Amongst the more obvious examples of this are the numerous citations from prominent STEM (Science, Technology, Engineering and Mathematics) professionals that are inaccurate to such an extreme as to appear farcical in light of later evidence. I have already discussed the rather vague of art of scientific prognostication in several connected posts but now want to directly examine several quotations concerning applied science. Whereas many quotes are probably as deserving of contempt as the popular opinion of them, I believe the following require careful reading and knowledge of their context in which to attempt any meaningful judgement.

Unlike Hollywood, STEM subjects are frequently too complex for simple black versus white analysis. Of course there have been rather derisible opinions espoused by senior scientists, many of which - luckily - remain largely unknown to the wider public. The British cosmologist and astronomer Sir Fred Hoyle has a large number of these just to himself, from continued support for the Steady State theory long after the detection of cosmic microwave background radiation, to the even less defensible claims that the Natural History Museum's archaeopteryx fossil is a fake and that flu germs are really alien microbes!

Anyhow, here's the first quote:

1) Something is seriously wrong with space travel.

Richard van der Riet Woolley was the British Astronomer Royal at the dawn of the Space Age. His most infamous quote is the archetypal instance of Arthur C. Clarke's First Law:  "When a distinguished but elderly scientist states that something is possible, he is almost certainly right. When he states that something is impossible, he is very probably wrong."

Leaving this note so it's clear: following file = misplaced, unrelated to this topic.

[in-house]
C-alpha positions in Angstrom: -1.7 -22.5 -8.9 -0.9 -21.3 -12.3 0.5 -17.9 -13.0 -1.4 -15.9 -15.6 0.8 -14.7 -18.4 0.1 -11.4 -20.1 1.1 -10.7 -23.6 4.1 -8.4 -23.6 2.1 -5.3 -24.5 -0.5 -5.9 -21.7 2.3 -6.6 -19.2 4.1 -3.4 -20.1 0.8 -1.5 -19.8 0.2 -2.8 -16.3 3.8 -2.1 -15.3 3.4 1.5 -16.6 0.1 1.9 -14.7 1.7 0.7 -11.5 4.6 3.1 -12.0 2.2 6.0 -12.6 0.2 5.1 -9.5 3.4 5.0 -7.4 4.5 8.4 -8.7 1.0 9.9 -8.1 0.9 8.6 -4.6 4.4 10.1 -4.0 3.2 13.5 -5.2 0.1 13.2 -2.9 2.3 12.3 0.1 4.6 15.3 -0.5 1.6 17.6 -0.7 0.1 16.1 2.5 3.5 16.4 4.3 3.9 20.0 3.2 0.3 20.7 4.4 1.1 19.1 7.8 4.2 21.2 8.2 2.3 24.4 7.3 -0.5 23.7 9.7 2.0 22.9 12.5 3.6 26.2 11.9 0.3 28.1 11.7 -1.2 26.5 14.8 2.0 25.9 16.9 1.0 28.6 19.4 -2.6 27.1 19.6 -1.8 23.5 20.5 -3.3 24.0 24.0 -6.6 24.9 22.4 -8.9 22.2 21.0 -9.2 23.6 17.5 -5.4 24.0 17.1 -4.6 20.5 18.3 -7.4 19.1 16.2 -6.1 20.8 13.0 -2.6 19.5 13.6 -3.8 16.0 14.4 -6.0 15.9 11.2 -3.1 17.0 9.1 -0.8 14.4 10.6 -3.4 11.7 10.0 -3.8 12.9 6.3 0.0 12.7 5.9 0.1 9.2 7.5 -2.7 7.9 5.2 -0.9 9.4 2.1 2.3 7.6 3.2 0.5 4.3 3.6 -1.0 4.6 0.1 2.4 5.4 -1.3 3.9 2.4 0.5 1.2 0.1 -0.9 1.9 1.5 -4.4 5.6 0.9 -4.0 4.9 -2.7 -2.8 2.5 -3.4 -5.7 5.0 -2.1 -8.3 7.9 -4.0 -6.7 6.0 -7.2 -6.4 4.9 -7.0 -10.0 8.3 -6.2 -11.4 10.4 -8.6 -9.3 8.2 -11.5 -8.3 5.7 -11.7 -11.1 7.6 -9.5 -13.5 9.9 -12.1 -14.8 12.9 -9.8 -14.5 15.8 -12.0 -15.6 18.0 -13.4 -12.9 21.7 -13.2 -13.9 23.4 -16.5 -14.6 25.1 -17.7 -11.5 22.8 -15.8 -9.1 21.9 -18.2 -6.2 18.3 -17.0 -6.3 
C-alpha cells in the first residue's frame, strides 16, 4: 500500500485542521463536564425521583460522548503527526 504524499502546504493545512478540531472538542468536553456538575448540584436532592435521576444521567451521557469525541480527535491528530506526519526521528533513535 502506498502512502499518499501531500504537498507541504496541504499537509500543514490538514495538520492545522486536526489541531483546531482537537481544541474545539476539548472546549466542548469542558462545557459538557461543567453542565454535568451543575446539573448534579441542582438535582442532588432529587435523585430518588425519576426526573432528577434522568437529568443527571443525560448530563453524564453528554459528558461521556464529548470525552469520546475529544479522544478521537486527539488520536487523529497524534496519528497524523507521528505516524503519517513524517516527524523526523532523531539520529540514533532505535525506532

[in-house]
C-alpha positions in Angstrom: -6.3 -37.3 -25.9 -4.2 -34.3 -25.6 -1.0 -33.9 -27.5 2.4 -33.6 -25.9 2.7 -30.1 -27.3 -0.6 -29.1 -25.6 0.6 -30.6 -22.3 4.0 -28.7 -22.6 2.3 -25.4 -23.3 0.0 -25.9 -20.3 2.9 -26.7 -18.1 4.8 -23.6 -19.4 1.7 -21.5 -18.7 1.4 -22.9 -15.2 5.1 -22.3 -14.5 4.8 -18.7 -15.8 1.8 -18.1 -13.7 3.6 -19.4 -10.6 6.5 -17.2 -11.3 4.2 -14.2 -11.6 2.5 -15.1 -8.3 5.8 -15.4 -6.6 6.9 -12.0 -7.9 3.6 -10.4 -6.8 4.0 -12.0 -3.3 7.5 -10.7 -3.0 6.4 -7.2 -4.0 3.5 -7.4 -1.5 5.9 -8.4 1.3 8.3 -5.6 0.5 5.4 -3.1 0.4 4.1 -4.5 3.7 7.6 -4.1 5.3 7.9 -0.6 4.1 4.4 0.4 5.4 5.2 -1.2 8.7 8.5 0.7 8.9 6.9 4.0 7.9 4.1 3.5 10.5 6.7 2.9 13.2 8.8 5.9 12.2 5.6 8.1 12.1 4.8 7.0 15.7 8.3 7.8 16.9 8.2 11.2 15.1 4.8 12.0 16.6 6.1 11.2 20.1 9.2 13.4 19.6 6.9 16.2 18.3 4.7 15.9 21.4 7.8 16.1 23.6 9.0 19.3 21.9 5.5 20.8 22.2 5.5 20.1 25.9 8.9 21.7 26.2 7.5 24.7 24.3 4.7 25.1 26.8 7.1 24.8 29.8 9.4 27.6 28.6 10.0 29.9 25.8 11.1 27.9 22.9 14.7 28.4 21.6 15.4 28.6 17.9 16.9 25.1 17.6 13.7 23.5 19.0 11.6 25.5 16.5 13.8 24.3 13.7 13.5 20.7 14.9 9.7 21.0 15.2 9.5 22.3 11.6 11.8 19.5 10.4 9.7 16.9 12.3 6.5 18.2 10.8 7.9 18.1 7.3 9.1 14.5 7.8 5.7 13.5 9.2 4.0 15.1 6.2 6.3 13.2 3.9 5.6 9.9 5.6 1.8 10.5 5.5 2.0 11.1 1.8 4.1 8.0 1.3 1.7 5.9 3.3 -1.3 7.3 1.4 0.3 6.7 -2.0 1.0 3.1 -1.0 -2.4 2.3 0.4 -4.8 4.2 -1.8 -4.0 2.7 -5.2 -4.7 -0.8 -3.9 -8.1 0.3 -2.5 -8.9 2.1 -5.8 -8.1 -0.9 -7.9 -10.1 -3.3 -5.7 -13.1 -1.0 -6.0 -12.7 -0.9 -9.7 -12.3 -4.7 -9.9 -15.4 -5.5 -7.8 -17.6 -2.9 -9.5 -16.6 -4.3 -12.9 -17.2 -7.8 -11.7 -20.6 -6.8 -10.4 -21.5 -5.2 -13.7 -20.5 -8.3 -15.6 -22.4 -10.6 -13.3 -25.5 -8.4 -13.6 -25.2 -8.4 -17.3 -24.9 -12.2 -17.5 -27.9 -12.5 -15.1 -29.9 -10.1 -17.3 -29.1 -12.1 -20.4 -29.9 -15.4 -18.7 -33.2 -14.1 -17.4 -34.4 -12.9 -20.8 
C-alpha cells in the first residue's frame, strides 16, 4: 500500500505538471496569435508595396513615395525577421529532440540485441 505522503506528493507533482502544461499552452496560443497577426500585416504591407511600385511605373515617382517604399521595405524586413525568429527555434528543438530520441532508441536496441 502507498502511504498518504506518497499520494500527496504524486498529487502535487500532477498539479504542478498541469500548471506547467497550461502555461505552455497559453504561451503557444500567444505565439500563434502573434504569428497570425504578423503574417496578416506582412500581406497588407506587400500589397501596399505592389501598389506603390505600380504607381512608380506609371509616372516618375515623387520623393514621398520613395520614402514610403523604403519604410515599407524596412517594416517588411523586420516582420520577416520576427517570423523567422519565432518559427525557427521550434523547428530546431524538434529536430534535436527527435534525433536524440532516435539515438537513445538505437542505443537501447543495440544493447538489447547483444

Although a prominent astronomer, van der Riet Woolley had little knowledge of the practical mechanics that would be required for spaceflight. By the mid-1930s the British Interplanetary Society had developed detailed (although largely paper-only) studies into a crewed lunar landing mission. In 1936 Van der Riet Woolley publically criticised such work, stating that the development of even an unmanned rocket would present fundamental technical difficulties. Bear in mind that this was only six years before the first V2 rocket, which was capable of reaching an altitude of just over 200km!

In 1956, only one year before Sputnik 1 - and thirteen years prior to Apollo 11 - the astronomer went on to claim that near-future space travel was unlikely and a manned lunar landing "utter bilge, really". Of course this has been used as ammunition against him ever since, but the quote deserves some investigation. Van der Riet Woolley goes on to reveal that his primary objection appears to have changed (presumably post-V2 and its successors) from an engineering problem to an economic one, stating that it would cost as much as a "major war" to land on the moon.

This substantially changes the flavour of his quote, since it is after all reasonably accurate. In 2010 dollars, Project Apollo has an estimated budget of about US$109 billion - incidentally about 11% of the cost of the contemporary Vietnam War. In addition, we should bear in mind that a significant amount of the contractors' work on the project is said to have consisted of unpaid overtime. Is it perhaps time to reappraise the stargazer from a reactionary curmudgeon to an economic realist?

Indeed, had Apollo been initiated in a subsequent decade, there is reasonable evidence to suggest it would have failed to leave the ground, so to speak. The uncertainty of the post-Vietnam and Watergate period, followed by the collapse of the Soviet Union, suggest America's loss of faith in technocracy would have effectively cut Apollo off in its prime. After all, another colossal American science and engineering project, the $12 billion particle accelerator the Superconducting Super Collider, was cancelled in 1993 after being deemed unaffordable. Yet up to that point only about one-sixth of its estimated budget had been spent.

In addition, van der Riet Woolley was not alone among STEM professionals: for three decades from the mid-1920s the inventor of the vacuum tube Lee De Forest is said to have claimed that space travel was impractical. Clearly, the Astronomer Royal was not an isolated voice in the wilderness but part of a large consensus opposed to the dreamers in the British Interplanetary Society and their ilk. Perhaps we should allow him his pragmatism, even if it appears a polar opposite to one of Einstein's great aphorisms: "The most beautiful thing we can experience is the mysterious. It is the source of all true art and science. .."